For example, when the mobile station 125 is camping in the mobile network 100 on the 3G cell 110B having UTRAN carrier frequency F1, the neighbor prioritizer 315 can record the 2G/3G cells that are listed in the system information signaled by the 3G cell 110B. By listing these 2G/3G cells as neighbor cells of the 3G cell 110B, the network operator is indicating that it expects reselection from the 3G cell 110B to those neighbor 2G/3G cells to be possible. It is reasonable to assume, therefore, that the network operator expects reselection in the opposite direction to also be possible. As such, when the mobile station 125 is later camped on one of those 2G/3G cells, the neighbor prioritizer 315 can intelligently prioritize measurement of the UTRAN carrier frequency F1 corresponding to the 3G cell 110B, thus ensuring that reselection back to the 3G cell 110B is possible. Such prioritization by the neighbor prioritizer 315 can address the problem exhibited by prior mobile network in which a prior mobile station could not return to the UTRAN cell on which it was previously camped (because it had ignored the frequency of that UTRAN cell).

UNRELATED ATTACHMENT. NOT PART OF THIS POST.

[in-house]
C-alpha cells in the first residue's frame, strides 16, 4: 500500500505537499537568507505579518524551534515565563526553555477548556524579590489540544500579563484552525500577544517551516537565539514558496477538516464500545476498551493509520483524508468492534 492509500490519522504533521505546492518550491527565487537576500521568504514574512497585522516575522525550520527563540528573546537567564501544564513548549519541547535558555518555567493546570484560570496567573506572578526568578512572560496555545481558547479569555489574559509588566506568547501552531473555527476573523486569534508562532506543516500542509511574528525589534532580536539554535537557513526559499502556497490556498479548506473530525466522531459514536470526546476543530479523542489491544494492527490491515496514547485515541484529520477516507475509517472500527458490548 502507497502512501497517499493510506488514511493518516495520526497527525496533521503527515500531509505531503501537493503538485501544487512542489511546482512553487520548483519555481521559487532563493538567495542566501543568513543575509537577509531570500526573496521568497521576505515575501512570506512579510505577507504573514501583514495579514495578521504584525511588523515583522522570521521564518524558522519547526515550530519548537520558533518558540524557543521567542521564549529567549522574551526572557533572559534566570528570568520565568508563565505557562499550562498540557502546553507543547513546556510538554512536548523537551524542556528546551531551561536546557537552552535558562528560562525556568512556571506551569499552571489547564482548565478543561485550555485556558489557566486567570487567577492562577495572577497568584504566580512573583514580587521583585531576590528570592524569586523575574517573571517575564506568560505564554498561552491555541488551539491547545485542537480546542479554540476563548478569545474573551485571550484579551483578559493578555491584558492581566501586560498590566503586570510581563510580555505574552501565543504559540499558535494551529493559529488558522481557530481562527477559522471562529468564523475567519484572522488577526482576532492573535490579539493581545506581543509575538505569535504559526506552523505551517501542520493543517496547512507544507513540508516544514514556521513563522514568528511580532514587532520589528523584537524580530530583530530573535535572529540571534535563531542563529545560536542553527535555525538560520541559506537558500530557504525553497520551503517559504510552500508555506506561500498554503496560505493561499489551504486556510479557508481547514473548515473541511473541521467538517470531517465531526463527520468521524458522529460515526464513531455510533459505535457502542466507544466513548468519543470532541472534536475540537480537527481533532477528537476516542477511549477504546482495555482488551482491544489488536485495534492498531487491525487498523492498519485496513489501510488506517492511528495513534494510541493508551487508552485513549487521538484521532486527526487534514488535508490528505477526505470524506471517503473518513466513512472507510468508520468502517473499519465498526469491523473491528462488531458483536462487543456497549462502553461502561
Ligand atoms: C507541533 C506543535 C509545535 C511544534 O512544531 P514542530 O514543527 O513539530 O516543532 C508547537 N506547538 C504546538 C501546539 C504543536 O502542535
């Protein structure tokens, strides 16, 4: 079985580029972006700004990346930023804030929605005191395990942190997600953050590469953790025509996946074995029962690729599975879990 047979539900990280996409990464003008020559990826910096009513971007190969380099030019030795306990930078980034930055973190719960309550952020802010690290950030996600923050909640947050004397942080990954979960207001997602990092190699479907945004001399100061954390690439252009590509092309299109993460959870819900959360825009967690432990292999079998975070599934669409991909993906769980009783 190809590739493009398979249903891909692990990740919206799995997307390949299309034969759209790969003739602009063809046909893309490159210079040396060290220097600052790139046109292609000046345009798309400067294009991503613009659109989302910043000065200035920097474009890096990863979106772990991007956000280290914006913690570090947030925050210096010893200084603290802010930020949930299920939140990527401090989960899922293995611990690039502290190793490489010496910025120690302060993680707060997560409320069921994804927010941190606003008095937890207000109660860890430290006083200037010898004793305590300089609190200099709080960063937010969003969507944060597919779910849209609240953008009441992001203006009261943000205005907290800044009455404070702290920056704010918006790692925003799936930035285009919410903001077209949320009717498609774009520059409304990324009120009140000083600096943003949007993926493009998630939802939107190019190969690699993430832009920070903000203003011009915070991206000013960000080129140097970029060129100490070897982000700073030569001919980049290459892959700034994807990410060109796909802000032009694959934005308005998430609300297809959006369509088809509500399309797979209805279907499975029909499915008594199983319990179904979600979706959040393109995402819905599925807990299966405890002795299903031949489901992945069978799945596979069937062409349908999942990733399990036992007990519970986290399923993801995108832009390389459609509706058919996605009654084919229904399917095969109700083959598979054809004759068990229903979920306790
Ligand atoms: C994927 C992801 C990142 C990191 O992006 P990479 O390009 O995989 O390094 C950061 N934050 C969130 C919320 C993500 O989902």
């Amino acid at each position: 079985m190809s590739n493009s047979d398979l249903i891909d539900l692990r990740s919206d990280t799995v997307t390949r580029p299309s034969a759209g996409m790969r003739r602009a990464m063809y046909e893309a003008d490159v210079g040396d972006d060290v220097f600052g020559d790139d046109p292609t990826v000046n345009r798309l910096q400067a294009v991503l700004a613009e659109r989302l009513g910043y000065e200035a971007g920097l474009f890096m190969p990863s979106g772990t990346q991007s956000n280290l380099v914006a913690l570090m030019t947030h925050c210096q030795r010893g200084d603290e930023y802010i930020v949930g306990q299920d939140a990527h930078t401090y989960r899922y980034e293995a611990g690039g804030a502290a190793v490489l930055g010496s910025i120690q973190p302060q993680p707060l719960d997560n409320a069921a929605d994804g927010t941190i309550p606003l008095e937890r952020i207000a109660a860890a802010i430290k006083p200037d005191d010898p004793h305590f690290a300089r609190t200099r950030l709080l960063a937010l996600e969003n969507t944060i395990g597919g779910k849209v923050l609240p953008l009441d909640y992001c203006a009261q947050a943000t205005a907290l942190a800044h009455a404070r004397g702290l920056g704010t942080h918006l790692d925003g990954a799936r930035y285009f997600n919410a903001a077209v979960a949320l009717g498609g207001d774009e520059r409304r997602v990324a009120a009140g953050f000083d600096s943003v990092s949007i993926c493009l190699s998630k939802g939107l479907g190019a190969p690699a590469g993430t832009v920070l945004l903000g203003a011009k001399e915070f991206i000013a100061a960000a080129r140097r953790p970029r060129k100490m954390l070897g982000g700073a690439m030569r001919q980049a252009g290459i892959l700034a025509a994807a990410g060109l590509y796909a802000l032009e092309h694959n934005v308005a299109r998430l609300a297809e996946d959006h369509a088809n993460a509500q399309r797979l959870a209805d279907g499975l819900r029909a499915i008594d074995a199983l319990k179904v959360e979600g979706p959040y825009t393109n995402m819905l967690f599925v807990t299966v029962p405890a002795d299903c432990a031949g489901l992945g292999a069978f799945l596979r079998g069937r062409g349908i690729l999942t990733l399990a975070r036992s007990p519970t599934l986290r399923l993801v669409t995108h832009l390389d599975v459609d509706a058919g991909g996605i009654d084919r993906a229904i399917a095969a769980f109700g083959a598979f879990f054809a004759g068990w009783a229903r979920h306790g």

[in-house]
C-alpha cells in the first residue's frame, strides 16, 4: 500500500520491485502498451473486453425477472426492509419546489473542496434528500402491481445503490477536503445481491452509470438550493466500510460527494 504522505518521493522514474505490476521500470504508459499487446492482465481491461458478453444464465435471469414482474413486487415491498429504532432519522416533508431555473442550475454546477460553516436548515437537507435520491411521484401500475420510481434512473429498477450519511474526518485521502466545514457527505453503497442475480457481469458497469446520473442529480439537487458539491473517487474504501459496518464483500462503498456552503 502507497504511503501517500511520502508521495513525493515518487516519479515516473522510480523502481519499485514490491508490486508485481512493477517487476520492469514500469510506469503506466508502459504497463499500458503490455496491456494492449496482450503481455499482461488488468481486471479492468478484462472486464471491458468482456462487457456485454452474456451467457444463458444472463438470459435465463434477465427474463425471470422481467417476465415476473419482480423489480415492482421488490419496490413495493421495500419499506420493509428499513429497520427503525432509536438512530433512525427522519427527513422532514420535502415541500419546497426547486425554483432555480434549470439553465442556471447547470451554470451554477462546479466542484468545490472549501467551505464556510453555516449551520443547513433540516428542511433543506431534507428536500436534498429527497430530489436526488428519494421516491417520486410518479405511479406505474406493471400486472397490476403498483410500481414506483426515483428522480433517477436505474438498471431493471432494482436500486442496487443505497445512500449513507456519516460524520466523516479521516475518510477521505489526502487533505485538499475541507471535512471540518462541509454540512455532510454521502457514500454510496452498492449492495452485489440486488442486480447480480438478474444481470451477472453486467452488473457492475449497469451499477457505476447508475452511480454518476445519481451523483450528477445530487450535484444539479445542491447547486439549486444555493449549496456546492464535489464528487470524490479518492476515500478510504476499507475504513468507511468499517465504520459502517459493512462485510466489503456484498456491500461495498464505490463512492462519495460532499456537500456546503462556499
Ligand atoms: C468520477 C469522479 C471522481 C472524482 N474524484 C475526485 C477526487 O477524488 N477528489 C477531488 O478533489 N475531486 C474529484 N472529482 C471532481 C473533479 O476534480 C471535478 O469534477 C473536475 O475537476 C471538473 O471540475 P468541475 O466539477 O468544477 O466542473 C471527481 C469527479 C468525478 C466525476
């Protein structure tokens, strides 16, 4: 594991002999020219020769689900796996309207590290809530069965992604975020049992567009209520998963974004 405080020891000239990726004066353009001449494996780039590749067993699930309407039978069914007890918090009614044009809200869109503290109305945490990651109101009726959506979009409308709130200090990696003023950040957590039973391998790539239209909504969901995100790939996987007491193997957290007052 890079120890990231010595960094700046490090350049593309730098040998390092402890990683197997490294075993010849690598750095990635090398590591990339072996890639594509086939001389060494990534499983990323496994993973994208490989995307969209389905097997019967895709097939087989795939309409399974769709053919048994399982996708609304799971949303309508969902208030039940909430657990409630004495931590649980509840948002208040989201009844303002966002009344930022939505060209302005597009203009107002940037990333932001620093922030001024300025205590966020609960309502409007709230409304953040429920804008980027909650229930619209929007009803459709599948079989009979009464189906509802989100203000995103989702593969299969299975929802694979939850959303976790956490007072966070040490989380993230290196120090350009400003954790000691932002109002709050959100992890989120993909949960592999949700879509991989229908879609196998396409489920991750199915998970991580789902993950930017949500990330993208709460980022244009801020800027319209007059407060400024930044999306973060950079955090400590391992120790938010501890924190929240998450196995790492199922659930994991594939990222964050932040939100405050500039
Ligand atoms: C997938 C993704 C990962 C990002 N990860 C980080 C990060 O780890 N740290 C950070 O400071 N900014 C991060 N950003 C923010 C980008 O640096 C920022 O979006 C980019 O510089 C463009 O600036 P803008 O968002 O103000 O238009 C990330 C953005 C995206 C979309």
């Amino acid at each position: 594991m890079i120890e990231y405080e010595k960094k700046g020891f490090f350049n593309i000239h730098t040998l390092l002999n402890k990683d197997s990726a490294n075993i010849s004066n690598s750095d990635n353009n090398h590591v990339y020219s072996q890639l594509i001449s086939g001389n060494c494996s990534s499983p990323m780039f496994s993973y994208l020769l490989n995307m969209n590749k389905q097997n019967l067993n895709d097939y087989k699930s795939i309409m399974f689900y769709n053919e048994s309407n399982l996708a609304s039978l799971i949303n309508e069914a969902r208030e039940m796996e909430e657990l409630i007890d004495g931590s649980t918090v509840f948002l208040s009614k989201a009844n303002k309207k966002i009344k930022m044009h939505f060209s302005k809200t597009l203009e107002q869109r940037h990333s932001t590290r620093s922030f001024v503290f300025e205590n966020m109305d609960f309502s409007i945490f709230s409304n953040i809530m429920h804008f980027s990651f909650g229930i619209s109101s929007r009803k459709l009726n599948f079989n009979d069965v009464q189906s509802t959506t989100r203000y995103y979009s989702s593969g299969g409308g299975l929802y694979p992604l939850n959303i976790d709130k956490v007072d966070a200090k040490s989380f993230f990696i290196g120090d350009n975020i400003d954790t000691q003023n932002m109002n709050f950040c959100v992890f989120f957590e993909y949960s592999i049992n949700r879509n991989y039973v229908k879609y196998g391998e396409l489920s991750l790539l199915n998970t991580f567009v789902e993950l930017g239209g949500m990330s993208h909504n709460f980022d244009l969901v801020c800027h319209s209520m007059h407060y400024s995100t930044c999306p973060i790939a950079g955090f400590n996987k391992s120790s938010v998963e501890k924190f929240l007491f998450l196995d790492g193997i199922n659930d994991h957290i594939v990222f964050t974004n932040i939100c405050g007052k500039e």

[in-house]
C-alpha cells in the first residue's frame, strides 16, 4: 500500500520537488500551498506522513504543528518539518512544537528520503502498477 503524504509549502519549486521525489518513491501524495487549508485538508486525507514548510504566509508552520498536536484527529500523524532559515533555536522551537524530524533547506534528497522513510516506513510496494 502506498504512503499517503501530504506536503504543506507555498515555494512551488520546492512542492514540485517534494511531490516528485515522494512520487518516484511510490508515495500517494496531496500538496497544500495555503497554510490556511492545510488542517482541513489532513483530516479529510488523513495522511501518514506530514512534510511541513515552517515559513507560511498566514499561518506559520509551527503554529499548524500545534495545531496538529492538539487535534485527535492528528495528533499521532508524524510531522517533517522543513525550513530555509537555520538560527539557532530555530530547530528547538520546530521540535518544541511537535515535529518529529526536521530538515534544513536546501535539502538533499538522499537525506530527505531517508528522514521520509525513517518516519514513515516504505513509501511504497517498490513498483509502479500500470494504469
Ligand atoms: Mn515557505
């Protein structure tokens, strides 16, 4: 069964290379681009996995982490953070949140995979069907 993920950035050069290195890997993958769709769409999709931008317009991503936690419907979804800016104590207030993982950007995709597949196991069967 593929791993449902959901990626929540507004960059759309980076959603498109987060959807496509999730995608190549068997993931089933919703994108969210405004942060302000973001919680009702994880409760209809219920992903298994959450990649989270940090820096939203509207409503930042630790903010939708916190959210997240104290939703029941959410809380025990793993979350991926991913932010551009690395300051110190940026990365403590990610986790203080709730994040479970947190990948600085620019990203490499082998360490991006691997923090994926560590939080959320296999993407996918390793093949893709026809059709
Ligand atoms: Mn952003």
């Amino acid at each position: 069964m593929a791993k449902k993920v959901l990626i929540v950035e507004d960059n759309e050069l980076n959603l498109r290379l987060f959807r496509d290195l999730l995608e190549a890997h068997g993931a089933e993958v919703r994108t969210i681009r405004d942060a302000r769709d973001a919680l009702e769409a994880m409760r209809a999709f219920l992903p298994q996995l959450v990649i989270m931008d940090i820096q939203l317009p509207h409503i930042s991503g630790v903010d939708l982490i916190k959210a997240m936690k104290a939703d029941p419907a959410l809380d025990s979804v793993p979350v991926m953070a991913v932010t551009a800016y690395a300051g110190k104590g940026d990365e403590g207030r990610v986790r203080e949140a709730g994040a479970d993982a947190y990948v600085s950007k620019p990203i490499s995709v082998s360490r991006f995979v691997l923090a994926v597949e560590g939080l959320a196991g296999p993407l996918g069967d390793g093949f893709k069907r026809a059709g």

An example operation of the neighbor prioritizer 315 in an example multi-RAT mobile network 400 is illustrated in FIG. 4. The mobile network 400 includes a large GERAN (2G) cell 405, which may correspond to a 2G cell deployed in a rural area. The mobile network 400 also includes UTRAN cells 410A-E on different UTRAN frequencies, which may correspond to a multi-frequency deployment in an urban environment. Assume that the mobile station follows an example path 415 as illustrated in FIG. 4. In such an example, when the mobile station 125 is in the 2G cell 405, the neighbor prioritizer 315 will prioritize the 3G cells/UARFCNs it has previously seen and which have considered the 2G cell 405 to be a neighbor cell. In the illustrated example of FIG. 4, these UTRAN frequencies prioritized by the neighbor prioritizer 315 are the UARFCNs 4457 and 4353 corresponding to the 3G cells 410A and 410B.